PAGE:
Recently I decided to start practising a little more in my sketchbook, and I chose to create these fabulous fruits in watercolour paints. I’m having so much fun painting these. I think it’s the precision that’s required (I have a ‘thing’ for details) and you can really achieve that with watercolors.
This pear was the first fruit that I tried, a fairly detailed sketchbook study. The sketchbook is a a great place to practice your skills and refine your techniques.
Plus, you don’t want to go straight on to your watercolour paper and spoil it without having some sort of plan – that stuff is not cheap! Best to have a trail run first to build that confidence up.
I use the watercolours much the same as I use coloured pencils, which is probably why I like them for the details you can achieve. Now, you may think of watercolour as a bit of a loose medium, where you’ll often see paintings that range from watery and surreal to abstract and vibrant, with sploshes of colour running everywhere.
This is all true and beautiful in all of those styles, but what I didn’t realise until I started using it, was just how intense you can get the colours and how precise you can be. Unlike oils, it dries very quickly, and as you are using water as your medium, there are no nasty chemicals involved.
I’ve also discovered that painting outside with them is the easiest thing to do. Your little palette of pan paints, a couple of brushes, some water and paper and you’re good to go – fuss and mess free! With the current lockdown, I’ve experimented with every medium outside possible, trying to find what works for me – and watercolour is right up there. The other one being pastels – again, perfect for outdoor use!
I didn’t get on so well outside with oils and acrylics, but that’s for another post I am writing on plein air painting.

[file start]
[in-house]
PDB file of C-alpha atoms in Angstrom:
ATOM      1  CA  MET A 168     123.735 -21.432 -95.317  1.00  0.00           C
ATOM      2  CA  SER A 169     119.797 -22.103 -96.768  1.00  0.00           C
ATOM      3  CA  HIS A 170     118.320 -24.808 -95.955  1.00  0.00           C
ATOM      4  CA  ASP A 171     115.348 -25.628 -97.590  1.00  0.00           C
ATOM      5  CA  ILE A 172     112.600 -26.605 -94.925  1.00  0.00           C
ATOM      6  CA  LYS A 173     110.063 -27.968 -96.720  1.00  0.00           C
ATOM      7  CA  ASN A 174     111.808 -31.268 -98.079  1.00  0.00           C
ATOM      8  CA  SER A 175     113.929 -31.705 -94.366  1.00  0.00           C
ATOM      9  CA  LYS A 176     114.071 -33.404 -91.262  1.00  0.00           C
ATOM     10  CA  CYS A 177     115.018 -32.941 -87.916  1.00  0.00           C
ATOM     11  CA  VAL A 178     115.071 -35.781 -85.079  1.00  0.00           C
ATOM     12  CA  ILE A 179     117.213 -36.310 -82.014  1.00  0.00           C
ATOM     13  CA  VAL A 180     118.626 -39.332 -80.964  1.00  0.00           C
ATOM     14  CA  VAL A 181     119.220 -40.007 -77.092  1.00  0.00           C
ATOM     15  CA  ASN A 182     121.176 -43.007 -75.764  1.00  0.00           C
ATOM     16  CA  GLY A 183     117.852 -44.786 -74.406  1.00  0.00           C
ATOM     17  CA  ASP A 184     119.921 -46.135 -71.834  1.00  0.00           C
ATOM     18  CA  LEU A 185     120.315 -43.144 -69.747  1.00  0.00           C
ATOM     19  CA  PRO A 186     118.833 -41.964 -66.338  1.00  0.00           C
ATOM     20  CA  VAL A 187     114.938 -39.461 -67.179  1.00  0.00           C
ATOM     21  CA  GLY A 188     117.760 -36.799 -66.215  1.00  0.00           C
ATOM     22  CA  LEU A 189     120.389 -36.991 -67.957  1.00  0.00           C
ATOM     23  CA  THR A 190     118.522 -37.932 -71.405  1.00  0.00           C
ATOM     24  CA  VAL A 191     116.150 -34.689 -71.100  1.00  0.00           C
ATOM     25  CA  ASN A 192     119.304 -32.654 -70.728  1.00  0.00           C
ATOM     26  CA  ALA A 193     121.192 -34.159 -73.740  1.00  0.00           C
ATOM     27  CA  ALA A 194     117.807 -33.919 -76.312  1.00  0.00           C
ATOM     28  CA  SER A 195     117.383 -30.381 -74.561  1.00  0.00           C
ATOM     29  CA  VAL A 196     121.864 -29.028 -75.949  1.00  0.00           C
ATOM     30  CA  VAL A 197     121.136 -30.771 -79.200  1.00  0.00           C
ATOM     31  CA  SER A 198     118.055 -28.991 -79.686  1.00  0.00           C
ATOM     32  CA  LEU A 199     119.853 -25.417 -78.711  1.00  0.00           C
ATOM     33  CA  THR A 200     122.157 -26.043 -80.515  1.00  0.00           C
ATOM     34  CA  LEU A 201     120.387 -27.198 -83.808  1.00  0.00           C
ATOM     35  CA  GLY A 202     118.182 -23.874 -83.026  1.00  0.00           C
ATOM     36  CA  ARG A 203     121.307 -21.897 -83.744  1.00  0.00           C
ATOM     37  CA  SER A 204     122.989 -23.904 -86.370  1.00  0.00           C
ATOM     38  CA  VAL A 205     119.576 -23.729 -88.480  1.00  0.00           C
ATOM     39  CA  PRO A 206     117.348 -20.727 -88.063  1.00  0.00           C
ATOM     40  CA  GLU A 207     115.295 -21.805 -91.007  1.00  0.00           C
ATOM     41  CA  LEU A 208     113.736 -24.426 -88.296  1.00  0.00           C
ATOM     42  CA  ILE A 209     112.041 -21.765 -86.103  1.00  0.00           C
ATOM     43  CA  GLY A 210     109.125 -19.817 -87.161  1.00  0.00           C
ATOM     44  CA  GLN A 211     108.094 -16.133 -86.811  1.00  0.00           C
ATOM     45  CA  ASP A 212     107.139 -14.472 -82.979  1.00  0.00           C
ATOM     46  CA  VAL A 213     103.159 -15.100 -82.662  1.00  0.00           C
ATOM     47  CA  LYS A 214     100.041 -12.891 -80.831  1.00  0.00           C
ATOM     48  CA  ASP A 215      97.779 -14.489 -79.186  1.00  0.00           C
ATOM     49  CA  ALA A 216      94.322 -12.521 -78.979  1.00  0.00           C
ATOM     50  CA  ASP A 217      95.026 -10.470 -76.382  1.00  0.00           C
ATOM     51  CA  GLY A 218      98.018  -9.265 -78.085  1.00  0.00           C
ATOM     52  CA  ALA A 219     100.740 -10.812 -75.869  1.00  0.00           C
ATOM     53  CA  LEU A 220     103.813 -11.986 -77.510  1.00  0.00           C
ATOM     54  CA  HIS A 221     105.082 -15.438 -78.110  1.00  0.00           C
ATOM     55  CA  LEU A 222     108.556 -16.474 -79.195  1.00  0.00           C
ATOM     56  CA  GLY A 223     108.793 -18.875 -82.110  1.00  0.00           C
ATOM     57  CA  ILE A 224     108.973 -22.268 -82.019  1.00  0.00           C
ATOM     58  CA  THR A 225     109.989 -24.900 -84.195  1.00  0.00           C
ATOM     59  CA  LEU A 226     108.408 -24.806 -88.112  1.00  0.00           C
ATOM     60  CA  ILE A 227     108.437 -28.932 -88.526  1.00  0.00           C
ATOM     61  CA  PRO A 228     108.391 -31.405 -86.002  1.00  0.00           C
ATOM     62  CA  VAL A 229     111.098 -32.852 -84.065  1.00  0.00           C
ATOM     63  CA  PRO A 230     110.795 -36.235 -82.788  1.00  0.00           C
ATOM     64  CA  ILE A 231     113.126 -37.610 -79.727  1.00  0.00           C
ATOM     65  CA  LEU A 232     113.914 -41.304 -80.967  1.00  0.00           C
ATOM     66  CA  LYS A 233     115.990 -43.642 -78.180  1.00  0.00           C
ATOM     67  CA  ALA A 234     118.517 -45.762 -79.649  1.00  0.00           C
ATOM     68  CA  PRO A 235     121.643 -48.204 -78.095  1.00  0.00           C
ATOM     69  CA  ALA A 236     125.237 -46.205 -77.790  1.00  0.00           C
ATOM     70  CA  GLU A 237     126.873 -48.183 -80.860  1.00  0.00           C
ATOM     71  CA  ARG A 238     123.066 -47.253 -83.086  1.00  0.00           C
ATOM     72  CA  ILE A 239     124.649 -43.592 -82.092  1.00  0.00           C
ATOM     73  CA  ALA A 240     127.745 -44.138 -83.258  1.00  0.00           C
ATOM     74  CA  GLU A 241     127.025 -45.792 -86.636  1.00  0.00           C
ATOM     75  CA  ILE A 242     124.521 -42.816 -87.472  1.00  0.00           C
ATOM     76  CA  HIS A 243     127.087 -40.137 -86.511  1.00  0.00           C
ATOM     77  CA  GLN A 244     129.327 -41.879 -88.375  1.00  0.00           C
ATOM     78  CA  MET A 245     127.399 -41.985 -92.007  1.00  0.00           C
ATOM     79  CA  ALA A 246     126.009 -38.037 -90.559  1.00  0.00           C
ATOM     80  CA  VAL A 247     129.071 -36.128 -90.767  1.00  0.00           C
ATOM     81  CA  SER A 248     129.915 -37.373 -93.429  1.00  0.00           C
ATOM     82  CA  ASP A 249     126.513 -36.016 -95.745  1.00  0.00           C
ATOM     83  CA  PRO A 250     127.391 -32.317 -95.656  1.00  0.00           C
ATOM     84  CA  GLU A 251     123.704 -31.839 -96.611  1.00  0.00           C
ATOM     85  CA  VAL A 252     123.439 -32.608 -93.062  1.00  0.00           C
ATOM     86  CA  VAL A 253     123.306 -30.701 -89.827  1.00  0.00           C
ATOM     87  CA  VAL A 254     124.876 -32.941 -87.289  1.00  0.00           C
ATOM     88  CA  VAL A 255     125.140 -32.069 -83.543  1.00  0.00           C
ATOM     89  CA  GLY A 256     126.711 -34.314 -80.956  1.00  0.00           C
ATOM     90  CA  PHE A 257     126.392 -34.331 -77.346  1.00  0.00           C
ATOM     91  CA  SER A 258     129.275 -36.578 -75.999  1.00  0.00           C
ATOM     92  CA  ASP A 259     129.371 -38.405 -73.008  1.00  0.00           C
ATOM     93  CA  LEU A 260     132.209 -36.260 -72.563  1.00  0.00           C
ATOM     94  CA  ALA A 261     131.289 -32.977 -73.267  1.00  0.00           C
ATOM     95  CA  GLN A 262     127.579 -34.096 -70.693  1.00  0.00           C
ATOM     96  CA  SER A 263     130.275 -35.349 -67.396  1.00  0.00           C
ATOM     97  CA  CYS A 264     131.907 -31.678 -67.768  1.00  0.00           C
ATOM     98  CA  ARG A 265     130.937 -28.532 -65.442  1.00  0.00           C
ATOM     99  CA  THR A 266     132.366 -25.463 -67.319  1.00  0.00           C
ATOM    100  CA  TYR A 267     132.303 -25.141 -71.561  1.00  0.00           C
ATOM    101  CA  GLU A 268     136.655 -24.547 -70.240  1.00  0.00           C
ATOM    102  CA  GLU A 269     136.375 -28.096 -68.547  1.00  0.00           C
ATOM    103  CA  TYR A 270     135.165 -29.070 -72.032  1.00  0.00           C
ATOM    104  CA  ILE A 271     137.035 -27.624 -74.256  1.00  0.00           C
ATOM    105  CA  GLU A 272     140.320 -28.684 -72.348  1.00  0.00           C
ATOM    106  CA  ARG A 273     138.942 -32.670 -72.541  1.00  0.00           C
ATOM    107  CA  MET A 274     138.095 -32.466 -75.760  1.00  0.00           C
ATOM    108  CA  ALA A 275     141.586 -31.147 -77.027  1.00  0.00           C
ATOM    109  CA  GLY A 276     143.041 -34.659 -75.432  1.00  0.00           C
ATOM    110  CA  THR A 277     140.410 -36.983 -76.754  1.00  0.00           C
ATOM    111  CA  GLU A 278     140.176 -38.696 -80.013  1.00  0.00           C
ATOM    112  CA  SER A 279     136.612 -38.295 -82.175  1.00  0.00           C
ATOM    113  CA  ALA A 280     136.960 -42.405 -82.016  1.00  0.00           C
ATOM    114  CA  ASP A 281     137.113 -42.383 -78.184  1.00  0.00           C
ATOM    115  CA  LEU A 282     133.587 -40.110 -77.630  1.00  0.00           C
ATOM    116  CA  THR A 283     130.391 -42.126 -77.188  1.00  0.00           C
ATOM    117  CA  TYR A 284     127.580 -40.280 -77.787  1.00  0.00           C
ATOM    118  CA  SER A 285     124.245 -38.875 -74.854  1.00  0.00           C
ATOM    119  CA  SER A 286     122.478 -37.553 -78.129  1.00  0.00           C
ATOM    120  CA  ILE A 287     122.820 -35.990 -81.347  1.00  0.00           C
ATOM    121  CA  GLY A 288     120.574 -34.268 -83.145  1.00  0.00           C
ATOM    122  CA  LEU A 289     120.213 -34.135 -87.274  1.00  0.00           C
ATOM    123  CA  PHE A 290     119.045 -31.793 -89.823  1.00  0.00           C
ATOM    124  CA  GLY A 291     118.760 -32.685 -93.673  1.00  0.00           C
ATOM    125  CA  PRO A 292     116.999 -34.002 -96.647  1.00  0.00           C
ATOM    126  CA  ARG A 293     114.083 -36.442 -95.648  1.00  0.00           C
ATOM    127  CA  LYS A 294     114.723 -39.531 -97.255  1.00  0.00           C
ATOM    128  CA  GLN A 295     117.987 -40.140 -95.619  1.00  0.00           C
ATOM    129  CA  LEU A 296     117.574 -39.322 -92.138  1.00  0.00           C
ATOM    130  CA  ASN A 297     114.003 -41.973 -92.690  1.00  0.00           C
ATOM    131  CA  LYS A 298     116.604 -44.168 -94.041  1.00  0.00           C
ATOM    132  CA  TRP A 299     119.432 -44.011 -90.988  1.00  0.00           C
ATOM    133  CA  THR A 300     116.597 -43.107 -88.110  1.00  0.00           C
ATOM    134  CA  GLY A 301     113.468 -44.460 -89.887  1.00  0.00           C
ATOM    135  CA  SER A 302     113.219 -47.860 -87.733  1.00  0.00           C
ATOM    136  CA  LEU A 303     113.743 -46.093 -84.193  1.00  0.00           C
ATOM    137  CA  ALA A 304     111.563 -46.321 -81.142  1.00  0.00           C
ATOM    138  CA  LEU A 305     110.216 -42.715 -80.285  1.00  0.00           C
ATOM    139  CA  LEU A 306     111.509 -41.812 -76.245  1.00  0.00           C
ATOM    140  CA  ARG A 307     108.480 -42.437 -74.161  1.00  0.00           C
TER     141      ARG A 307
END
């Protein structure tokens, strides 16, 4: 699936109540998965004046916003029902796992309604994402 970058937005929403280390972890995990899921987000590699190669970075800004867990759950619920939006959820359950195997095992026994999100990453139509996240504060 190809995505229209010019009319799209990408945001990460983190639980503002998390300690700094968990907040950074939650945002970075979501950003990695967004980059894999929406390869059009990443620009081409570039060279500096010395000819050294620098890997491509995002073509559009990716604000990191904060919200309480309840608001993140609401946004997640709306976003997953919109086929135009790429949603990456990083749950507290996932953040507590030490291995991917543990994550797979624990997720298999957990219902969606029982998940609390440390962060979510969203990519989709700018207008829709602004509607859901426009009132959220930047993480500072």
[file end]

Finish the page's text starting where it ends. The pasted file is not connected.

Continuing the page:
So, back to watercolour and this is the piece I am currently working on. I still have a long way to go, but you can perhaps see here, specifically with the strawberry furthest away, how the layers begin to build up.
The green leaves currently have one base layer on them, so that will take further layers to enrich the colour and then finally the detailing.
The strawberry furthest away is a good few layers off completion yet, plus, as you can see, I haven’t added the shadows into the seed areas yet to build up that sense of form. So, it is very similar to how you would traditionally use coloured pencils, in that you need to protect your white/light areas and build gradually as it’s not easy to correct mistakes. I’ll do a more in-depth post painting a strawberry.
If you love working in a precise way and favour subjects with intricate details, then I’d highly recommend giving watercolours a try, you may be pleasantly surprised by the results. It definitely surprised me and now it has become one of my favourite mediums!
I am using a mix of the watercolour paint tubes and this fantastic set by Mozart – the colours are so vibrant and the tin lid doubles up as my mixing palette when I’m outside painting. I think you could really create some brilliant art with this set alone, especially for your sketchbook.
The professional range for original pieces I sell
For commission work and originals, I’m using the Winsor and Newton professional watercolour paints in the tubes. I was confused by the tubes when I first started using watercolours, I thought you washed away your left over paint like acrylics, but that is not the case (thankfully) you really can use the whole lot by reactivating it with some water. But I’ll be talking more in depth about that in a later post.
What’s your favourite watercolour paints? Maybe you have an Instagram account I could see some of your work on? Perhaps you have already had a go at creating fruit in watercolour. Do let me know in the comments, I’d love to hear from you!